• Annual vacation of 30 days, 10 official holidays, 16 weeks of paid maternity leave, and four to eight weeks of paid paternity leave.

Many of these benefits exceed those provided by the U.S. federal government—in some cases, significantly. The extent of U.N. compensation is further illustrated by studies indicating that U.S. federal employees on average earn significantly more in salary and benefits than equivalently skilled U.S. private-sector workers.[10]

The Need to Rein in U.N. Compensation

Under the Noblemaire principle, the U.N. is supposed to base its compensation on that of the U.S. civil service. In reality, the U.N. provides more lavish salaries and benefits than those of equivalent American civil servants. This discrepancy poses significant, unjustified costs on member states, especially the U.S., which is the largest contributor to the U.N. system, providing $7.7 billion in FY 2010.[11] Personnel costs comprise 74 percent of the U.N. regular budget according to the U.S. Mission[12] and the budgets of most other U.N. organizations are similarly structured. To address this critical budgetary issue, the U.S. should:

  • Demand an immediate pay freeze until U.N. net remuneration matches that of the U.S. civil service;
  • Urge the General Assembly to instruct the ICSC to use the U.S. Office of Personnel Management locality pay adjustment for New York rather than its own cost-of-living calculations; and
  • Have the U.S. Office of Personnel Management, the Congressional Budget Office, or the Government Accountability Office periodically conduct its own comparative analysis of U.N. compensation versus that for U.S. federal workers, including establishing its own equivalencies and comparing total compensation combining salaries and benefits, as independent verification of the ICSC calculations.

Austerity at the U.N.

Fiscal prudence is always sound policy, but it is especially urgent in this era of tight budgets and financial crisis. Governments around the world have to implement austerity measures to meet budgetary necessity. As a composite of the world’s nations, the U.N. should not be insulated from this reality.

Brett D. Schaefer is Jay Kingham Fellow in International Regulatory Affairs in the Margaret Thatcher Center for Freedom, a division of the Kathryn and Shelby Cullom Davis Institute for International Studies, at The Heritage Foundation.

[1]These are the International Labor Organization; the Food and Agriculture Organization; the U.N. Educational, Scientific, and Cultural Organization; the International Civil Aviation Organization; the World Health Organization; the Universal Postal Union; the International Telecommunications Union; the World Meteorological Organization; the International Maritime Organization; the World Intellectual Property Organization; the International Atomic Energy Agency; the U.N. Industrial Development Organization; and the U.N. World Tourism Organization. While it has not formally accepted the statute of the commission, the International Fund for Agricultural Development participates in the commission.

[2]International Civil Service Commission, “Historical Study of the Noblemaire Principle,” July 2004, http://www.fsu.unlb.org/docs/related_documents/59CRP5.pdf (accessed July 16, 2012).


[4]Essentially, this is take-home pay. In the case of the U.S., this is after-tax income. Except for U.S. citizens working at the U.N., all U.N. staff are exempt from domestic taxation. However, the U.N. does charge its employees a “staff assessment” that is applied on a progressive scale to income. Most of this staff assessment is credited against the dues of the member states. Since the U.S. taxes U.N. salaries, its share of the staff assessment is credited through the Tax Equalization Fund to the U.S. minus the taxes paid by U.S. citizens employed by the U.N. See Brett D. Schaefer, “The U.N. Should Pay What It Owes the U.S. from Its Tax Equalization Fund,” Heritage Foundation WebMemo No. 3052, November 8, 2010, http://www.heritage.org/research/reports/2010/11/the-un-should-pay-what-its-owes-the-us-from-its-tax-equalization-fund; and United Nations, “Assessment of Member States’ Contributions to the United Nations Regular Budget for 2012,” December 27, 2011, http://www.un.org/en/ga/contributions/budget.shtml (accessed July 16, 2012).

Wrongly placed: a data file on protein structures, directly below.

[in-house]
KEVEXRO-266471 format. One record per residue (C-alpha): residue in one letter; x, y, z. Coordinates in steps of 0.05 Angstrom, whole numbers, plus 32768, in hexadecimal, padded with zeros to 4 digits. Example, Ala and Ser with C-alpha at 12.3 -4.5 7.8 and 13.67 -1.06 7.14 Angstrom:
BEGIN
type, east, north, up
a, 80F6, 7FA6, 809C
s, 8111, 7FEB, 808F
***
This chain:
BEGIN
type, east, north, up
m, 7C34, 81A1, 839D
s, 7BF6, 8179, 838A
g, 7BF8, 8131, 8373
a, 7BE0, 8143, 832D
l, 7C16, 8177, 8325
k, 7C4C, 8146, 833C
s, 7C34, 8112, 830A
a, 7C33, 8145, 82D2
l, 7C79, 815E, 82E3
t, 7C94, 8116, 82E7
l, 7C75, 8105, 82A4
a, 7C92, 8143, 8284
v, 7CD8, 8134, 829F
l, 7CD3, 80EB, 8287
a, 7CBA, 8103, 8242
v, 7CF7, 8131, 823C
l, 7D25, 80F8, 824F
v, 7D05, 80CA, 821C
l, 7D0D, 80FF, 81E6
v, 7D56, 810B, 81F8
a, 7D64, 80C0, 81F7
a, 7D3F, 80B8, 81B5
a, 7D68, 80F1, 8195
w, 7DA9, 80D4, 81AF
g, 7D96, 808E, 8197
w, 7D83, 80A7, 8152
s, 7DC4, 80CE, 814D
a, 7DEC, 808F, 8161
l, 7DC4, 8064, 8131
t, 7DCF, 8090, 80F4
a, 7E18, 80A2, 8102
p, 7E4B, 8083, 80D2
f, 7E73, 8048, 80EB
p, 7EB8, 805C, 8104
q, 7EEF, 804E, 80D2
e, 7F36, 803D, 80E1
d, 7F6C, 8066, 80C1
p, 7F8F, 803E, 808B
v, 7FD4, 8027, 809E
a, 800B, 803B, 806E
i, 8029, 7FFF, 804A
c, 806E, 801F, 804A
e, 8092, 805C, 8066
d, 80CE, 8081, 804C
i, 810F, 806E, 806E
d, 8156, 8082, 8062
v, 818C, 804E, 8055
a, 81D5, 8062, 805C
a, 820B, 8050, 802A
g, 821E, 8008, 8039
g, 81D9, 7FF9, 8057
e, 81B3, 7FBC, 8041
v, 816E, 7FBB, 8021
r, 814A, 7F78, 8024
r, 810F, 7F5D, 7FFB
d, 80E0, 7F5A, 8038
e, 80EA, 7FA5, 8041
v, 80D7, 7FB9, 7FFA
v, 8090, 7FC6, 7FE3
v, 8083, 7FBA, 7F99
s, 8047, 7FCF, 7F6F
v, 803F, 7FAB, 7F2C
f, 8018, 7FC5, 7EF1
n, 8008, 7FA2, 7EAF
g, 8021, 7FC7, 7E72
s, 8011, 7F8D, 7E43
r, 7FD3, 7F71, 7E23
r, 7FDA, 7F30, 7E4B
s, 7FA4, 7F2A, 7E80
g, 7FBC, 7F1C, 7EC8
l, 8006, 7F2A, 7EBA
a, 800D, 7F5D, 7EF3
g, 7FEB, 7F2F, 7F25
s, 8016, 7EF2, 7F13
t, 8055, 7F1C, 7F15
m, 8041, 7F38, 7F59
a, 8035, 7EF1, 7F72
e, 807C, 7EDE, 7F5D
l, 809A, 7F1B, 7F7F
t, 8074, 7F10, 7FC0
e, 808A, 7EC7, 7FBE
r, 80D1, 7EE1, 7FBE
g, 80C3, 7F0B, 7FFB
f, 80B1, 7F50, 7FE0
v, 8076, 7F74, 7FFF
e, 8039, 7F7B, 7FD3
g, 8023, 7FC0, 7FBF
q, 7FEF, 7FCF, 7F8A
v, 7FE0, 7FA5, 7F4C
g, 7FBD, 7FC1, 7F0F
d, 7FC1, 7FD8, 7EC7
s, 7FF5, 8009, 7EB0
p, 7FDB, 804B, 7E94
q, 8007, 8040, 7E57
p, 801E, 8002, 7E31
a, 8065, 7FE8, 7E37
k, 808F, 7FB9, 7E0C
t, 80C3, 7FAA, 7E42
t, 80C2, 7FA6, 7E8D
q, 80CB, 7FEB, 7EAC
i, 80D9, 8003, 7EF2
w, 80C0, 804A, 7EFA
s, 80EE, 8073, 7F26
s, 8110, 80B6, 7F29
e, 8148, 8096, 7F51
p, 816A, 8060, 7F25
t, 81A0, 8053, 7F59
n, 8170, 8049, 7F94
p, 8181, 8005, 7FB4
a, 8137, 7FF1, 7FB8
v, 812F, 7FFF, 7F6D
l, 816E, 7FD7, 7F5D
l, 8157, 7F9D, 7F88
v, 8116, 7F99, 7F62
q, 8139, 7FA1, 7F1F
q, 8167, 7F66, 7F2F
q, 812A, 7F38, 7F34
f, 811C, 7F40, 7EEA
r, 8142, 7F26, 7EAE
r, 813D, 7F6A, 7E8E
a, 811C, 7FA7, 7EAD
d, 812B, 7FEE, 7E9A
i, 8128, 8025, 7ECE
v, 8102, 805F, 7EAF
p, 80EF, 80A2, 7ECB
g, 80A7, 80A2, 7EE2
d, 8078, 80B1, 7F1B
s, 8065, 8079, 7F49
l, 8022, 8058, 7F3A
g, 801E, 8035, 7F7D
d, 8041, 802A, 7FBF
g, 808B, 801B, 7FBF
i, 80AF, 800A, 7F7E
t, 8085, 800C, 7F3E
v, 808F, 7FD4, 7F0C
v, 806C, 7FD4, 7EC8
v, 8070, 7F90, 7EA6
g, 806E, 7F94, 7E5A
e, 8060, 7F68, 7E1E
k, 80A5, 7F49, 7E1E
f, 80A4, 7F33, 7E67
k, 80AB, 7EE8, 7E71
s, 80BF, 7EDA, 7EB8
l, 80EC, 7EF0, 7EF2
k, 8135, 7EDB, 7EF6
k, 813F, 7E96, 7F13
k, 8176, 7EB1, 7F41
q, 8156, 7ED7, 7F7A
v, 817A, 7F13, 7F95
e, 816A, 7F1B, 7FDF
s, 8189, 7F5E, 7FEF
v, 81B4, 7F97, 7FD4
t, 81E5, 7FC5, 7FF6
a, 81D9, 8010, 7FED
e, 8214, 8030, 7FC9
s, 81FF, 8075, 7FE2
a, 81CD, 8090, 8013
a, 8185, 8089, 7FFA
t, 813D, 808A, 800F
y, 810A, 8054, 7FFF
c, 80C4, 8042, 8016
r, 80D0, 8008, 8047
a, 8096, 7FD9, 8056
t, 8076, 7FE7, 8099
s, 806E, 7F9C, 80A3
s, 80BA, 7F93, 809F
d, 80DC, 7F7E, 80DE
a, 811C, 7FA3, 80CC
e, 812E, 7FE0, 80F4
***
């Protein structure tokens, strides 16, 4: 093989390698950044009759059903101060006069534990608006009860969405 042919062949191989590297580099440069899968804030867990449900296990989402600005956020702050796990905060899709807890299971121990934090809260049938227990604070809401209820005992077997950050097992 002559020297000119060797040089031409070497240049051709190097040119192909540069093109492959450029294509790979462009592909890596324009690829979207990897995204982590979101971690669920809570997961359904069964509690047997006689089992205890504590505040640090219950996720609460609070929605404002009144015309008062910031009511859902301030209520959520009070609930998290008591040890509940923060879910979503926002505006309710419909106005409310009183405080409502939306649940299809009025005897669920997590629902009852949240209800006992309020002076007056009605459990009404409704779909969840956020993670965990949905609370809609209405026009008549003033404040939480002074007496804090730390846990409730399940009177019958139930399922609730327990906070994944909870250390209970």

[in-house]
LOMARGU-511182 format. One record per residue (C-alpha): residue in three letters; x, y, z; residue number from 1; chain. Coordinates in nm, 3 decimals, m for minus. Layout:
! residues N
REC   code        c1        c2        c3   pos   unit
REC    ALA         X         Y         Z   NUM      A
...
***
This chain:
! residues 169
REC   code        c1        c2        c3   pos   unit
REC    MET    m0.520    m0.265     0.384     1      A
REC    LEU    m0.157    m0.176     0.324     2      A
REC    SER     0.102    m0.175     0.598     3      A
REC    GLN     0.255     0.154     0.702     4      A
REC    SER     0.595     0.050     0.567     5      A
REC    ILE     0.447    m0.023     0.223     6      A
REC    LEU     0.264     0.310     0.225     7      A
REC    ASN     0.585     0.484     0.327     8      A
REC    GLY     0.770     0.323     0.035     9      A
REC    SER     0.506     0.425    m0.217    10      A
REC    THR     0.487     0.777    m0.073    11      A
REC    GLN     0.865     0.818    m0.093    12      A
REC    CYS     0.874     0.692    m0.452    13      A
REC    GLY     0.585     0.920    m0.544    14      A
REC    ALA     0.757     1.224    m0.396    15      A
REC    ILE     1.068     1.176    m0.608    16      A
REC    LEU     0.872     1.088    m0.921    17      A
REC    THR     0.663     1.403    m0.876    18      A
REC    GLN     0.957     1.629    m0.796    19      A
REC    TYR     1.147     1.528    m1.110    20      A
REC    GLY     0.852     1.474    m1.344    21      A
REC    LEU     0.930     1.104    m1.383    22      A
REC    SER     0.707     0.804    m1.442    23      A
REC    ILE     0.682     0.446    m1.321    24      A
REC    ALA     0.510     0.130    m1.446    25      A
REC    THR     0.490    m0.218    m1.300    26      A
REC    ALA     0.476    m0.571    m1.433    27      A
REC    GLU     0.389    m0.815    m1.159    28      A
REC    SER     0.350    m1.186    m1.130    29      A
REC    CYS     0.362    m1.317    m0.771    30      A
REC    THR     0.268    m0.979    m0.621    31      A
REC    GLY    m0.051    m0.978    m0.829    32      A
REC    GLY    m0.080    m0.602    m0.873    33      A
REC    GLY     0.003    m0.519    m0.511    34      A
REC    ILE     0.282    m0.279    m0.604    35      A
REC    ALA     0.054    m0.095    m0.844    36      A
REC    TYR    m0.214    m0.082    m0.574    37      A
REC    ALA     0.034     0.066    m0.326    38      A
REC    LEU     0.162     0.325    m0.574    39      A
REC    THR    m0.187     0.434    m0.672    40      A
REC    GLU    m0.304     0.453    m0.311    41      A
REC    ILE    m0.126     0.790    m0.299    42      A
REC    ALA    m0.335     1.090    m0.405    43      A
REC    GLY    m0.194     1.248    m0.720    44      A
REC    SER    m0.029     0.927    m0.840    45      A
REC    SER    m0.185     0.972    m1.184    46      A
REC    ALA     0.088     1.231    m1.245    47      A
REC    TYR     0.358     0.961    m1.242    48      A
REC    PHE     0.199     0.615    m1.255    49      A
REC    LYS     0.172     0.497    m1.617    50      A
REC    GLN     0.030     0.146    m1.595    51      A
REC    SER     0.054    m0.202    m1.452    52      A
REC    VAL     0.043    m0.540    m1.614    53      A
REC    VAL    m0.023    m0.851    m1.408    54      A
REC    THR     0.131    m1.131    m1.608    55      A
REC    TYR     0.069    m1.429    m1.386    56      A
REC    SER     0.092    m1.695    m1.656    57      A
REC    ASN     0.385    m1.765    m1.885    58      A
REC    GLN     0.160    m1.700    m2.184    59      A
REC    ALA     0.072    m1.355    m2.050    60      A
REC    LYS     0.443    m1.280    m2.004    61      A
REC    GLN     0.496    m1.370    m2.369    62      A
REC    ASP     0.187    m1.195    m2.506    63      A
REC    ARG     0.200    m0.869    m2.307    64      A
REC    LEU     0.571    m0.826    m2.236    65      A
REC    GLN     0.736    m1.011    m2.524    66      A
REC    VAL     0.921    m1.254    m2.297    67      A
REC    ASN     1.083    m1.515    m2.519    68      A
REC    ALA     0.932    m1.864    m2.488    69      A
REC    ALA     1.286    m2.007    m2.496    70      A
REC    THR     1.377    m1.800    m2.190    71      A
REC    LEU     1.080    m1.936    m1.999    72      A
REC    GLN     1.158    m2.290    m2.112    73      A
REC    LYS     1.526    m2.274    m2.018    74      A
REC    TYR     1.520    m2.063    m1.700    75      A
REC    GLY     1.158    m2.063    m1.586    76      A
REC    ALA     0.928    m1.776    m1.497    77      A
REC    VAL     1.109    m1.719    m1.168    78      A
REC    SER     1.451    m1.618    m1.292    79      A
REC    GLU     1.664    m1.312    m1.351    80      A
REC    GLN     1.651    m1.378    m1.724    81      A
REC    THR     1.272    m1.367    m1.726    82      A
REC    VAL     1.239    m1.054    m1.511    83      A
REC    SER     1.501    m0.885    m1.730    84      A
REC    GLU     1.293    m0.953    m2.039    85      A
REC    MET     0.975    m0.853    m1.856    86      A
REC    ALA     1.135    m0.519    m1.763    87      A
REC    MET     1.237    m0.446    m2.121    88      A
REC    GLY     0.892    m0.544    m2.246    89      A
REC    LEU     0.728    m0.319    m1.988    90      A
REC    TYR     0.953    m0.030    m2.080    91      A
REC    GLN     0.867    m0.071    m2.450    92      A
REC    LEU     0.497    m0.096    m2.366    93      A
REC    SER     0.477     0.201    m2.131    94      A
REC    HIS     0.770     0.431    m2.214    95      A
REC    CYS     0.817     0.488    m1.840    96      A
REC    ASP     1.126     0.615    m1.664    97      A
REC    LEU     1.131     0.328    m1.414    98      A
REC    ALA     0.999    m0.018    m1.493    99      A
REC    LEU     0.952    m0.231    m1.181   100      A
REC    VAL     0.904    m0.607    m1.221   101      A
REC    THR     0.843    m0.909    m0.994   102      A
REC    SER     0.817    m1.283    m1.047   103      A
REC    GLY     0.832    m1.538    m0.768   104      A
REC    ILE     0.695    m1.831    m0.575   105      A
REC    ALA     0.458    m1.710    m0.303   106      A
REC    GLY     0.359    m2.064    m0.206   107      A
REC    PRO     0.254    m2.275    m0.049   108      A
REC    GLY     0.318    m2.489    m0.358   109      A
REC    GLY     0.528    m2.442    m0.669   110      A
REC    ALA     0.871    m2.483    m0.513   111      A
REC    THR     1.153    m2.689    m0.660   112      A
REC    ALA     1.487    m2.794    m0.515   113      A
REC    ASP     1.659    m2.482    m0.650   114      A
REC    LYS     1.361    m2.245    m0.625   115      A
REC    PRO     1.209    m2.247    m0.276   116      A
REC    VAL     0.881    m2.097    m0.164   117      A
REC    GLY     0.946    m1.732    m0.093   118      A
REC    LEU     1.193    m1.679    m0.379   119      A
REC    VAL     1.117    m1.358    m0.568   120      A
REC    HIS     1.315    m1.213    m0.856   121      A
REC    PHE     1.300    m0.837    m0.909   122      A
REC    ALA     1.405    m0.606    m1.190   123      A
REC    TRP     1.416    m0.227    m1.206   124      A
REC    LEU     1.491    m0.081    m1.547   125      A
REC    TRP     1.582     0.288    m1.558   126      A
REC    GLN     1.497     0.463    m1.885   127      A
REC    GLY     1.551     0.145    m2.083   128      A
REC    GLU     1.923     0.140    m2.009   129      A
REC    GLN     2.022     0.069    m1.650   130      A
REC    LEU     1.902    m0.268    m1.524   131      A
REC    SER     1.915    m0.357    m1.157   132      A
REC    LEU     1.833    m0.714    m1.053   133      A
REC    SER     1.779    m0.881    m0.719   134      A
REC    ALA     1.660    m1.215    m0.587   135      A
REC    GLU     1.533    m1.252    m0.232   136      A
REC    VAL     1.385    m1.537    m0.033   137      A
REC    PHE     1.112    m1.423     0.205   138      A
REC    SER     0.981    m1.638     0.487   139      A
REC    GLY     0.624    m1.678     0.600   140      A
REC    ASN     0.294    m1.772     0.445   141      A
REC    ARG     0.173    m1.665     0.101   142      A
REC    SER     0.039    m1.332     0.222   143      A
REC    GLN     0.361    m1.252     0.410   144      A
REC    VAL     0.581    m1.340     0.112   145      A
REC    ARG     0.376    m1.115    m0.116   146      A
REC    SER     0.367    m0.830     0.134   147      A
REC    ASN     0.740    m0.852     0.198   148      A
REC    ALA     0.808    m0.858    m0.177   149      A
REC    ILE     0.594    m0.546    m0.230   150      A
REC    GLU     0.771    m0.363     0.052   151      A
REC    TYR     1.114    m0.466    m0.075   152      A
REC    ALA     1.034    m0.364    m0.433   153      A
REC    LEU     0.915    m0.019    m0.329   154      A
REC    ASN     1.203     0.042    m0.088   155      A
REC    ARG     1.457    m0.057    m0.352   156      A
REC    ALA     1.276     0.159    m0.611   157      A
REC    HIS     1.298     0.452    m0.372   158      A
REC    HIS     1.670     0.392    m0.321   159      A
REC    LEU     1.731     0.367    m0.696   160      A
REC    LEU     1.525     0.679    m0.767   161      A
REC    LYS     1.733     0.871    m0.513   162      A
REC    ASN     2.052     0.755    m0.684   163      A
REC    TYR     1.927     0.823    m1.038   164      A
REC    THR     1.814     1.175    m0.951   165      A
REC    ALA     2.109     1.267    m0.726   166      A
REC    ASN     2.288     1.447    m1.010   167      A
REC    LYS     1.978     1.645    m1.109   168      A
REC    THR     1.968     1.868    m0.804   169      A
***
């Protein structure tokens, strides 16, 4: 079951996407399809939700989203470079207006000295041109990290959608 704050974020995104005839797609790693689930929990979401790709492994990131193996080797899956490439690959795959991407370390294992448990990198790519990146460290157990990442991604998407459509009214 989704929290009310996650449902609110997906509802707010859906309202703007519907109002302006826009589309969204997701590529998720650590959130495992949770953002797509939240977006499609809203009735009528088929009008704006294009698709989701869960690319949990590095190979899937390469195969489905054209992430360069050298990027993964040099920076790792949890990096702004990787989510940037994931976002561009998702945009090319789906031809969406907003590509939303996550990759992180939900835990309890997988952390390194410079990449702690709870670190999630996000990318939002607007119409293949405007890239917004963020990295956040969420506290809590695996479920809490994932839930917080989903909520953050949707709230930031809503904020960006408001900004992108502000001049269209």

[5]United Nations, “Report of the International Civil Service Commission for 2011,” Annex VI, http://icsc.un.org/resources/pdfs/ar/AR2011.pdf (accessed July 16, 2012).


[7]Ambassador Joseph M. Torsella, “Remarks on the Proposed UN Program Budget for 2012-13, before the Fifth (Administrative and Budgetary) Committee of the UN General Assembly,” U.S. Mission to the United Nations, October 27, 2011, http://usun.state.gov/briefing/statements/2011/176325.htm (accessed July 16, 2012).

[8]International Civil Service Commission, “United Nations Common System of Salaries, Allowances, and Benefits,” April 2012, http://icsc.un.org/resources/pdfs/sal/sabeng12.pdf (accessed July 16, 2012).


[10]James Sherk, “Inflated Federal Pay: How Americans Are Overtaxed to Overpay the Civil Service,” Heritage Foundation Center for Data Analysis Report No. CDA10-05, July 7, 2010, http://www.heritage.org/Research/Reports/2010/07/Inflated-Federal-Pay-How-Americans-Are-Overtaxed-to-Overpay-the-Civil-Service; and Andrew G. Biggs and Jason Richwine, “Comparing Federal and Private Sector Compensation,” American Enterprise Institute, June 8, 2011, http://www.aei.org/paper/100203 (accessed July 16, 2012).

[11]The Office of Management and Budget submits an annual report to Congress on U.S. contributions to the U.N. system. The most recent report was published in June 2011. Jacob J. Lew, “Annual Report on United States Contributions to the United Nations,” Office of Management and Budget, June 6, 2011, http://www.whitehouse.gov/sites/default/files/omb/assets/legislative_reports/us_contributions_to_the_un_06062011.pdf (accessed July 16, 2012).

[12]Torsella, “Remarks on the Proposed UN Program Budget for 2012-13.”


Brett Schaefer

Jay Kingham Senior Research Fellow, Margaret Thatcher Center